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A sailor’s best friend is always aboard to help

2024 June 1

I try to stay out of trouble writing this column. I avoid taking stands on issues that might cause gastric distress among readers. I never touch politics, the deadly third rail of discourse. I write about sailing, not the culture wars. 

This is as much about therapy as it is caution. In my other writing life, I churn out newspaper editorials that often brush the third rail and other sensitive spots, provoking a fair amount of reader feedback, positive and negative. The latter tends be louder. 

I’ve been tempted during some of those conversations to resort to the immortal words of William Buckley, the sailor, author, pundit and magazine publisher who was known to tell irate National Review subscribers demanding to be removed from the mailing list: “Cancel your own goddamn subscription!”

In spite of my efforts to keep the peace in this space, however, a few columns have irritated a few readers. The subject of one was a knot. No kidding. It might have been the first time in maritime history that the bowline was controversial.

The column that rubbed a couple of subscribers the wrong way was a paean to what I called the best knot for sailors ever invented. I’d have been safe if I had stopped there, but then I recklessly added that the bowline was also the best knot for mountain climbing.

Two climbers registered strong protests. One accused me of promoting what he described as a climbing “death knot.” The other upbraided me for being ignorant of the dragon double loop, a knot he insisted was universally known to be superior to the bowline in all ways.

That stung, especially the part suggesting that my knot knowledge was inferior, but I was not daunted then, and I’m not now. I stand by the bowline.

The bowline is the sailor’s best friend. The ancient phrase describing the essential abilities of a prime seafarer should be augmented to “hand, reef, steer and tie a bowline.”

Tying it is an essential sailing skill because a bowline can attach a line to anything, can be tied in a few seconds and won’t come undone until you want it to and then, no matter how much strain you’ve put on it, it always does. 

Most sailors can tie a bowline by rote. Some can do it with their eyes closed. The standard method is to pass the end of the line through a loop, then around the standing part of the line and back through the loop. 

There are other ways to tie it, but why would you, for example, feel a need to tie a one-handed bowline? As far as I can tell, this variation is mainly used for showing off by people with advanced dexterity.

Sailors have been tying bowlines for centuries, maybe even millenia. A writer named John Smith described the bowline in 1627 in the book Seaman’s Grammar. It is said that archaeologists discovered what looked like a bowline when excavating the ship that took the mummified pharaoh Cheops on his final voyage in the 26th century BC.

The bowline is included, of course, in The Ashley Book of Knots. This epic work lists 2,000 knots and is considered the knot tyer’s bible, but it has an irritating flaw. The author, Clifford W. Ashley, failed to anoint the bowline as the best sailor’s knot. Instead, he carried on about the carrick bend, declaring it to be “the nearest thing we have to the perfect bend.”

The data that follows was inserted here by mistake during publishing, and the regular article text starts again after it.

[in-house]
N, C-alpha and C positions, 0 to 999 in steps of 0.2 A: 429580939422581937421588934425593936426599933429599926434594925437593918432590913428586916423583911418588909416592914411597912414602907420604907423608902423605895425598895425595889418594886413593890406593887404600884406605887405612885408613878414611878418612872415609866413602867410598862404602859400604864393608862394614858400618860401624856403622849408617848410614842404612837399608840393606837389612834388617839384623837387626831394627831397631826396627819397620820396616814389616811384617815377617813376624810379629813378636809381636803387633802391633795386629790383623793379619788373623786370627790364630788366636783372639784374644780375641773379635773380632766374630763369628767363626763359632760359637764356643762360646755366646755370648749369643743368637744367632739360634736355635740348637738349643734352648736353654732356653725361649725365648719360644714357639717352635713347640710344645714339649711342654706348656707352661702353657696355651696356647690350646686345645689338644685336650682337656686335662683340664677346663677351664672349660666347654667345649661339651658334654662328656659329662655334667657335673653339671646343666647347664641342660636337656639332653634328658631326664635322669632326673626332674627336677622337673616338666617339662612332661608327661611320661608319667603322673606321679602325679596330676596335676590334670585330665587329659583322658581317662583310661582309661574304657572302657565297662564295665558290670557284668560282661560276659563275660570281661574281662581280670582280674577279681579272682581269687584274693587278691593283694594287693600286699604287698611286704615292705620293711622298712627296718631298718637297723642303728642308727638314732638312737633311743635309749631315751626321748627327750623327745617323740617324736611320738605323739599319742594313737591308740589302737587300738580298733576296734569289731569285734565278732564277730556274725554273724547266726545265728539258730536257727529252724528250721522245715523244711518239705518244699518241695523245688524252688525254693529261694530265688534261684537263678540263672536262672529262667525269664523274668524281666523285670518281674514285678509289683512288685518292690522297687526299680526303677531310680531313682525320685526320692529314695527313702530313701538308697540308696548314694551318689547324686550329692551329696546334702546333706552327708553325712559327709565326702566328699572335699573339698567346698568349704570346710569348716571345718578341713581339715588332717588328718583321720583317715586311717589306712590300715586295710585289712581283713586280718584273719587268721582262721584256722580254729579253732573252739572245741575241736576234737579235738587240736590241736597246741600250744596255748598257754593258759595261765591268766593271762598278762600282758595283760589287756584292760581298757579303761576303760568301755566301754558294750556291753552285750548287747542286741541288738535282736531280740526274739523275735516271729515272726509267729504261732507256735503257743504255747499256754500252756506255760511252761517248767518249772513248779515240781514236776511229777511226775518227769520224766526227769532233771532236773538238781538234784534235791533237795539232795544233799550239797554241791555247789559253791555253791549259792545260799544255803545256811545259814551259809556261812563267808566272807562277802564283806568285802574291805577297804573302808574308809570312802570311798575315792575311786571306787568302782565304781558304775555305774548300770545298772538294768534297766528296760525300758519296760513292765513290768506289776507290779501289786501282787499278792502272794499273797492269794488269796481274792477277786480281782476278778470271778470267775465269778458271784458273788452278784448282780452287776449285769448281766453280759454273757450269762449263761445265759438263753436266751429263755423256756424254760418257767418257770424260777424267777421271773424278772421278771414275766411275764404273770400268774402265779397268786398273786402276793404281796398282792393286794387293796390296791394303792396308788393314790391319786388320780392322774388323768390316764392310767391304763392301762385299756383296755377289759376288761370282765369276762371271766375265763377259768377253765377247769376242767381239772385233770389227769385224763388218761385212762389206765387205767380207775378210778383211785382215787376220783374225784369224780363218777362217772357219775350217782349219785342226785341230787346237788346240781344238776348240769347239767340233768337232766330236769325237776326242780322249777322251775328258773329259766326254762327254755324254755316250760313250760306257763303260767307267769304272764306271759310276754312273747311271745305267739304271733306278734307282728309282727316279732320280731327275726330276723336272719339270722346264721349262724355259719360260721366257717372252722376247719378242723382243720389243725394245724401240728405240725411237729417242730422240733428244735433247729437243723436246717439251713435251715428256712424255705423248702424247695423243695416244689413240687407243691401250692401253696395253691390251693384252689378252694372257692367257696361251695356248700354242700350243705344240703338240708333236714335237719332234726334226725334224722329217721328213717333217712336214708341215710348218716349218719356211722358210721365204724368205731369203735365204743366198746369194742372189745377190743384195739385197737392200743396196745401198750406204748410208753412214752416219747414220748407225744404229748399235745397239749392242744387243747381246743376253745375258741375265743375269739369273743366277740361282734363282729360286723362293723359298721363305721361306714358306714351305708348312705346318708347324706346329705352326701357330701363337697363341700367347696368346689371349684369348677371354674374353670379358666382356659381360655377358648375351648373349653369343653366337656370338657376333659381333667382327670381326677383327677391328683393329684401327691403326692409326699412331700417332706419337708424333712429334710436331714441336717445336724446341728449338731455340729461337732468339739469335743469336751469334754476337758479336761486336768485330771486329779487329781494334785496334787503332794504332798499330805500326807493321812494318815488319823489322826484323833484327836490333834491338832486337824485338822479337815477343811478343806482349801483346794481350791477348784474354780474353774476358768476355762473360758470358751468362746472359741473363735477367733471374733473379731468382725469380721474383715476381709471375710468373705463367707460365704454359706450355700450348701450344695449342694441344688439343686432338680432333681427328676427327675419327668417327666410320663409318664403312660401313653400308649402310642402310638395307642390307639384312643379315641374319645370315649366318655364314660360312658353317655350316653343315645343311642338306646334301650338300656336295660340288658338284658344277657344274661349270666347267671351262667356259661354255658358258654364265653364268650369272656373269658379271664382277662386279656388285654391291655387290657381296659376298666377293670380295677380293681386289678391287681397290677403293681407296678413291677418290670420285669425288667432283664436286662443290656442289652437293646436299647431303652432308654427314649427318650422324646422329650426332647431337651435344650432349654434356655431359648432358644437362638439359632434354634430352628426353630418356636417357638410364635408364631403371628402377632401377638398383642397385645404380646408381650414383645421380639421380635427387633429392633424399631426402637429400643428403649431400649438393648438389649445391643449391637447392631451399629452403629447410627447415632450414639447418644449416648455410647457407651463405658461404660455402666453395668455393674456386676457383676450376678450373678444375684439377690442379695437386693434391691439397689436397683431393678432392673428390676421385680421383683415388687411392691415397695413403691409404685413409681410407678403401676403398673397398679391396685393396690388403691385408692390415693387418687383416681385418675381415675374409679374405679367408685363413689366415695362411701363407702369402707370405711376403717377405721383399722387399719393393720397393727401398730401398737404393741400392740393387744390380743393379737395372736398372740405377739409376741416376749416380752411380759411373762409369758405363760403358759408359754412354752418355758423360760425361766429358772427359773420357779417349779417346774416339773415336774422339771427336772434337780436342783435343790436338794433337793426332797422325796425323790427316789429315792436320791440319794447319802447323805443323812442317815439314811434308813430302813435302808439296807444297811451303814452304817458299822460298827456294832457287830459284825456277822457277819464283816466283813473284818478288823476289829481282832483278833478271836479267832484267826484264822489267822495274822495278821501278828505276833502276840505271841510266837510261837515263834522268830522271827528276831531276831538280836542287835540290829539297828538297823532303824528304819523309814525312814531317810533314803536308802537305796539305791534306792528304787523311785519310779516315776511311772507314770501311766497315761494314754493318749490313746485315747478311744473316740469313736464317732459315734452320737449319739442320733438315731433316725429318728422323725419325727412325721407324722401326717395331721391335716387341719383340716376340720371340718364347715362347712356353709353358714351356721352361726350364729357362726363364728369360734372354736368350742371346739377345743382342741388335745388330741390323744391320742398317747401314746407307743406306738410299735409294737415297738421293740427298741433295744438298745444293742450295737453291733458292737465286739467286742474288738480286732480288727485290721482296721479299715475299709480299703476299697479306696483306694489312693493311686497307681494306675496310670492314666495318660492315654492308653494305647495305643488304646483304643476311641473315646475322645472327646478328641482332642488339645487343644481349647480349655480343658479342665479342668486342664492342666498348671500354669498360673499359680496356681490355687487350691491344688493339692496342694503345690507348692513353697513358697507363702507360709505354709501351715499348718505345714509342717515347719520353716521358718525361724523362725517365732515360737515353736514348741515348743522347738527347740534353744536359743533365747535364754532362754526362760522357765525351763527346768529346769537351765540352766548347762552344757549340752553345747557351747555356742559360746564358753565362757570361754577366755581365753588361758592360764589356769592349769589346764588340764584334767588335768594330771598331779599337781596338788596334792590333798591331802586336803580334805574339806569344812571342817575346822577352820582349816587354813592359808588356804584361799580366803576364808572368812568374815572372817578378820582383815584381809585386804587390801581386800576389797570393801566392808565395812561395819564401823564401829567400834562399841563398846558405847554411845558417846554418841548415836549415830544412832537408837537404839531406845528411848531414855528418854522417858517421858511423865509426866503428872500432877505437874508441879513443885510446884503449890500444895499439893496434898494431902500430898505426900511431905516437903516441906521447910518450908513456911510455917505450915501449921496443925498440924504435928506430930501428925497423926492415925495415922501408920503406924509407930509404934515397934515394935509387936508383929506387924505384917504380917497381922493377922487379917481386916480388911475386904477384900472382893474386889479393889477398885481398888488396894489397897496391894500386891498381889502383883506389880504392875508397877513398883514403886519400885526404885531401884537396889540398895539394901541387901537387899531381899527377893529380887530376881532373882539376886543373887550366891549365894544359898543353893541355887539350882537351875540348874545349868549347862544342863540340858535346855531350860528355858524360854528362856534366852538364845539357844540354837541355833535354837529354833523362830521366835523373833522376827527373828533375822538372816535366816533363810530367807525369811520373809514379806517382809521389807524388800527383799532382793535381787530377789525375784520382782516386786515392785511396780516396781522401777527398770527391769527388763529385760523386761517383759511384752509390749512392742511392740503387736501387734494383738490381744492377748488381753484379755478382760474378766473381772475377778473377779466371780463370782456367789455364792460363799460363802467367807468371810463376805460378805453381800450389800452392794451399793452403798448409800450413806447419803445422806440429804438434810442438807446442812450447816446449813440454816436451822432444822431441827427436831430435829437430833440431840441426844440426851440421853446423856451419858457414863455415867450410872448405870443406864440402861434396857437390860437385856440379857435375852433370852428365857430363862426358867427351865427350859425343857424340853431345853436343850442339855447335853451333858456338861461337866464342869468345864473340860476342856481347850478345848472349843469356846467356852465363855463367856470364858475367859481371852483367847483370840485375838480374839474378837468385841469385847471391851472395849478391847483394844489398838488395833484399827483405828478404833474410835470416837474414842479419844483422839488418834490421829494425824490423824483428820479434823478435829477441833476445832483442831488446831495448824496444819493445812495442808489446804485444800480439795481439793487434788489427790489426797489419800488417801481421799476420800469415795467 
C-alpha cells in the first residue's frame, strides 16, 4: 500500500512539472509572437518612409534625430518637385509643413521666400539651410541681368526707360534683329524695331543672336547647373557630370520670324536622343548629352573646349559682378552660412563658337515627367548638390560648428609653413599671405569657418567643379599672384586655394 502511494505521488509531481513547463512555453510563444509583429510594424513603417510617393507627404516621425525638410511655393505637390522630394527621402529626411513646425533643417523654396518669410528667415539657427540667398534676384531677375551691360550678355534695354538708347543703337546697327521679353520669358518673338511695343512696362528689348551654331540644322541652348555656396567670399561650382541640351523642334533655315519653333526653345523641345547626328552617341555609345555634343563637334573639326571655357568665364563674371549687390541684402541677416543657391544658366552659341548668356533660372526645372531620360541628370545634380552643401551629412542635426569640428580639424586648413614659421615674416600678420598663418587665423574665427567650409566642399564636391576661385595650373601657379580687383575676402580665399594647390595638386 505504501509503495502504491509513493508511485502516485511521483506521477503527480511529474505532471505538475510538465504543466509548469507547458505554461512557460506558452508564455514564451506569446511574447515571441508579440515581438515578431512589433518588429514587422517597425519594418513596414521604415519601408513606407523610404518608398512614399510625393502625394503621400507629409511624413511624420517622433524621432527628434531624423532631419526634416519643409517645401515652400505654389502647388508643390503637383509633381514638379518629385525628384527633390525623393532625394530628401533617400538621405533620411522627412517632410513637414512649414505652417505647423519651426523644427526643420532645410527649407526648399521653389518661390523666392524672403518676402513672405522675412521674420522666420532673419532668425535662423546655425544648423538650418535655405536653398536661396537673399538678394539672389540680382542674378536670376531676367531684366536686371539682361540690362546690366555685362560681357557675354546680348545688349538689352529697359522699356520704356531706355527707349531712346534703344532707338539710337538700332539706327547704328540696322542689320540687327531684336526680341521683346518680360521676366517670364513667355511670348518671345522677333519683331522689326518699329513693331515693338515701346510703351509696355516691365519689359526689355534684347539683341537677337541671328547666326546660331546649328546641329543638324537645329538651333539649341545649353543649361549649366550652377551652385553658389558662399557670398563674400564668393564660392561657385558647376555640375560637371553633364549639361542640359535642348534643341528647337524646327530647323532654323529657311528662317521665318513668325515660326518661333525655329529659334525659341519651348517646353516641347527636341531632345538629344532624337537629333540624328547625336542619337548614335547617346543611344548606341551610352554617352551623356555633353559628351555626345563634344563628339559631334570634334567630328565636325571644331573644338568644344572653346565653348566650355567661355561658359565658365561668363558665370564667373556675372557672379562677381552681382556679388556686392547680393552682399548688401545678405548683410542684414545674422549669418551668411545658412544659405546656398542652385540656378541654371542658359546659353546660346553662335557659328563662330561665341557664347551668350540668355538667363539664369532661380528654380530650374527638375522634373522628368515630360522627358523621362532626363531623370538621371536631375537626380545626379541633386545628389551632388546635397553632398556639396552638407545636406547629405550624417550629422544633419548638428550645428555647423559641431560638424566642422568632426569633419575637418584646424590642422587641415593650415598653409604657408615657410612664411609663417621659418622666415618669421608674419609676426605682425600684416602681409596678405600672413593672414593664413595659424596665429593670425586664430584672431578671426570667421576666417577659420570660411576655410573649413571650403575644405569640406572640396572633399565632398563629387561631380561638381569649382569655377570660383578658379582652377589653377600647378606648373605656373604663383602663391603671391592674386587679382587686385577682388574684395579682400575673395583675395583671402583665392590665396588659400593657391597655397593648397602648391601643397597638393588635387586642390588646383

What makes that knot nearly perfect, Ashley wrote, is that it’s easy to tie, doesn’t slip, cannot jam, is easily untied and is symmetrical. Except for the symmetrical part (only a knot nut could care about that), everything he praises about the carrick bend is found in the bowline. 

The bowline is not a bend, but it can do the same thing as the carrick by joining two lines with a bowline in a bowline. Connecting lines is all the carrick can do, besides pleasing fastidious tyers with its symmetry. It can’t fasten a line to the clew of a headsail or anything else. 

The bowline, on the other hand, excels as a means to attach sheets to sails. Hardware makers have tried for a long time to improve on the bowline with snapshackles of various designs spliced onto sheets. They never got there. A tidy, short-looped bowline is more secure, won’t damage the mast or any other part of the boat during tacks and costs nothing.

True, the bowline has been replaced as a sheet connector on some boats by so-called soft shackles made of Dyneema. These are admirable products that do their job well and come with the bonus of looking cool. Still, they can be clumsy to attach and are not as dependable as a bowline.

And when it comes to flying asymmetrical spinnakers, the bowline has no competition. There is no better way to attach skinny yet immensely strong sheets made of high-tech rope to these powerful sails.

If I were allowed only one knot on my boat, you know what it would be, but I’d like some others. In order of usefulness, they would be the clove hitch, rolling hitch, sheet bend (not symmetrical but just
as good as the carrick bend) and the square knot.
Just by happenstance, these are the knots, starting with the bowline, that Navy SEALs are required
to learn.

I can’t imagine the Navy or sailors of any kind having a use for the dragon double loop recommended by my climber critic. It’s slow to tie, can’t be threaded through or around an object before closing and is prone to jamming into a forever knot.

Regarding the “death knot” slur, if a bowline has failed climbers, it must be because it was improperly tied. Tied correctly and pulled tight, it deserves to be called the life knot. It’s what keeps sailors safe when they are “climbing”—going aloft in a bosun’s chair. It’s unsafe to hook on to the chair or harness with the snap shackle at the end of the halyard being used. It can fail. Halyards, preferably two of them, should be tied on with can’t-fail bowlines.

In the bowline we trust.